absolute necessity has been to identify just which ship an
individual served in, not least to resolve the many anomalies which
exist in the early records. To assist in this process I have
recorded a number of milestones' of ship careers, currently
encapsulated under some twenty or so headings, mainly dealing with
events such as launch, loss, change of use and the transfer of a crew
from one ship to another. I gratefully acknowledge the use of
the standard references as a 'point of departure' but it should be
noted that, of the first 600 ships entered, 100 could not be
identified from such sources. Input of ship dimensions, not an
original aim, has been found useful as a further aid to ship
identification. This information is now being routinely
entered, and the backlog addressed - leading to the identification of
a few more previously unrecorded ships.
over 95% of the data is derived from primary sources, even the
officials recording the information at the time were sometimes
confused. Despite extensive research in these sources, there is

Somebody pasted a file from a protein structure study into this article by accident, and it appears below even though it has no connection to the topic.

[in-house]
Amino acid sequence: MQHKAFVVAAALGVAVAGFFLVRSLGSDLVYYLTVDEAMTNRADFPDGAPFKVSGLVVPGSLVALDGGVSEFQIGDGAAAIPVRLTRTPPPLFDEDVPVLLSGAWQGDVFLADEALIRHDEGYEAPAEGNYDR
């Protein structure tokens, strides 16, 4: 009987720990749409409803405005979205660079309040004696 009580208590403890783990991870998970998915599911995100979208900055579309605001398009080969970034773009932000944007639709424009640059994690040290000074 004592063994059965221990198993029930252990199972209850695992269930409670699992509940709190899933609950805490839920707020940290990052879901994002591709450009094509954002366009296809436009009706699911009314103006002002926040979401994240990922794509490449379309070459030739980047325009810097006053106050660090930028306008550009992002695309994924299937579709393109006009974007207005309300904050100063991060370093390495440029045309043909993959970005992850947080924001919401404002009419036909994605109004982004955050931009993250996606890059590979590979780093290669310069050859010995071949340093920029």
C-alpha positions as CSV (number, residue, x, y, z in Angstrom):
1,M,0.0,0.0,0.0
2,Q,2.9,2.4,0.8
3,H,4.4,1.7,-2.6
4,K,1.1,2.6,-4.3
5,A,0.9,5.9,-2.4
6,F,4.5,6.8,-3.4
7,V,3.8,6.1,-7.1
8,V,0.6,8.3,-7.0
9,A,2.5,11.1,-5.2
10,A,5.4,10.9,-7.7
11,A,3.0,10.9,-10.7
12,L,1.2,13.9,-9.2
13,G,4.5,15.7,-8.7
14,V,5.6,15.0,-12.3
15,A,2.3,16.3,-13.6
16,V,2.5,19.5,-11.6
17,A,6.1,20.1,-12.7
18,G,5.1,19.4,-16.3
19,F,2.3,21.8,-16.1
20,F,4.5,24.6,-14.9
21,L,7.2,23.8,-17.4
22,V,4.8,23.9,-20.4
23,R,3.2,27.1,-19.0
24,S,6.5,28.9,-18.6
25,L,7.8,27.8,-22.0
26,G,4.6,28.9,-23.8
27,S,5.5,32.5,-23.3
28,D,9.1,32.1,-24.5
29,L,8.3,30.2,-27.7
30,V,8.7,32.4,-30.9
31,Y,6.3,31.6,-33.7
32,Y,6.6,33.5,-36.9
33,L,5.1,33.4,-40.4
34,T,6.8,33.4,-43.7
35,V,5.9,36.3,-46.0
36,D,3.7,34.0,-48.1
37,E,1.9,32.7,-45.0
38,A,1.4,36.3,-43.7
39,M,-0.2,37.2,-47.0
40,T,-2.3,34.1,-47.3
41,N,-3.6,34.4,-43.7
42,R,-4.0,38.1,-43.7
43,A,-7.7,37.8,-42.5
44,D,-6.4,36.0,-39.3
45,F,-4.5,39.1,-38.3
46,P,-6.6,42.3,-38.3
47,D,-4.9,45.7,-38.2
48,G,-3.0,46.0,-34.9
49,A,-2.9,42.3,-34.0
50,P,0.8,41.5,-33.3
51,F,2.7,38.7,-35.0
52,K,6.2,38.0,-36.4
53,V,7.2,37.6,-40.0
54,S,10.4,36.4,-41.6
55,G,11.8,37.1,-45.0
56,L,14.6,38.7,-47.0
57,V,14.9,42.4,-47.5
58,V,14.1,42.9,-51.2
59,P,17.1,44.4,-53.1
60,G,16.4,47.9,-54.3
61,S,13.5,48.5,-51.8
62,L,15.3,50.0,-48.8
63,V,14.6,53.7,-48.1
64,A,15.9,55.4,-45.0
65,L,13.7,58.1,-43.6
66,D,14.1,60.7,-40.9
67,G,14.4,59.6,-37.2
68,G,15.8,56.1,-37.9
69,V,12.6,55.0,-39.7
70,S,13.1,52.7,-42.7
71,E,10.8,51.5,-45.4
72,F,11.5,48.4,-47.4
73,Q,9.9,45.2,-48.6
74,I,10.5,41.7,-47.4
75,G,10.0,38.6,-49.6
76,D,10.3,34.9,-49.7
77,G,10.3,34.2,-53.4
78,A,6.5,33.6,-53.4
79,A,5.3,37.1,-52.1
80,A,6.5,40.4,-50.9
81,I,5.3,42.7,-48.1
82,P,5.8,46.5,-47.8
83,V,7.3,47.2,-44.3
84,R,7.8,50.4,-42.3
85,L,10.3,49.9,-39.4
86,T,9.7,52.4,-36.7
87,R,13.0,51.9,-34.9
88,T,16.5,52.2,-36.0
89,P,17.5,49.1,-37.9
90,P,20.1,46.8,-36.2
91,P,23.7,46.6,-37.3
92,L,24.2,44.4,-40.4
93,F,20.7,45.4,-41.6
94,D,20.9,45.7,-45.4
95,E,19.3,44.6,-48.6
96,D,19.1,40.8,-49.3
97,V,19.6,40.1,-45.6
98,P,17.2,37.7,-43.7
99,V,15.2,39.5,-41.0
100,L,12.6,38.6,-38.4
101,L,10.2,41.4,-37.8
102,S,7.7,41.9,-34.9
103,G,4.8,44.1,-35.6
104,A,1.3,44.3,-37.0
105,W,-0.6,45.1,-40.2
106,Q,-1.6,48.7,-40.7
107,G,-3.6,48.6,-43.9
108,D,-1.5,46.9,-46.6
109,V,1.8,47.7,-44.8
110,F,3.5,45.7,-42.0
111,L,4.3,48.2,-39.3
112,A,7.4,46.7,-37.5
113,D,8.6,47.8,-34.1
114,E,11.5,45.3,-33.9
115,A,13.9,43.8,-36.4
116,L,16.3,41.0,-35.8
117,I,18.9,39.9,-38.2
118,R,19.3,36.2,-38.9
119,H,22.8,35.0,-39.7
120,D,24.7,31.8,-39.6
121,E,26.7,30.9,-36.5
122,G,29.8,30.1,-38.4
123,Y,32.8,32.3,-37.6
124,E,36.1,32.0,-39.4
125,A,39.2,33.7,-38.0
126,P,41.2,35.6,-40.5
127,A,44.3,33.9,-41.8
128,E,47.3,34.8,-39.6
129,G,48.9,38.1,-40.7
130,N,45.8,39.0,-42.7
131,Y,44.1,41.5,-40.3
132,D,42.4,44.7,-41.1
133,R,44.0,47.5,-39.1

still doubt concerning some ships . The resultant list is
more complete than any other currently in existence but I make no
claim to infallibility or completeness.
after the ship name are used to differentiate between ships of the
same name; and normally refer to the period from launch or
acquisition to disposal or loss.
with people, a similar method is used to record different spellings
or even names. For formal name changes, a special linking file
is used which can allow the gathering of information on the same
physical ship regardless of the actual name in use. The basic ship
entries include a simplistic entry for number of guns and men.
Both these aspects, and a number of others, merit deeper study.
The database has been structured to allow further development in
these fields if and when time allows.
data is a desirable future option being considered, and not just for
the actions. In the sources, much information for the
individual becomes available once the name of the Commanding Officer
at the time has been established, although noting that a small but
significant proportion of the data is only to be found in the records
of the operational commanders.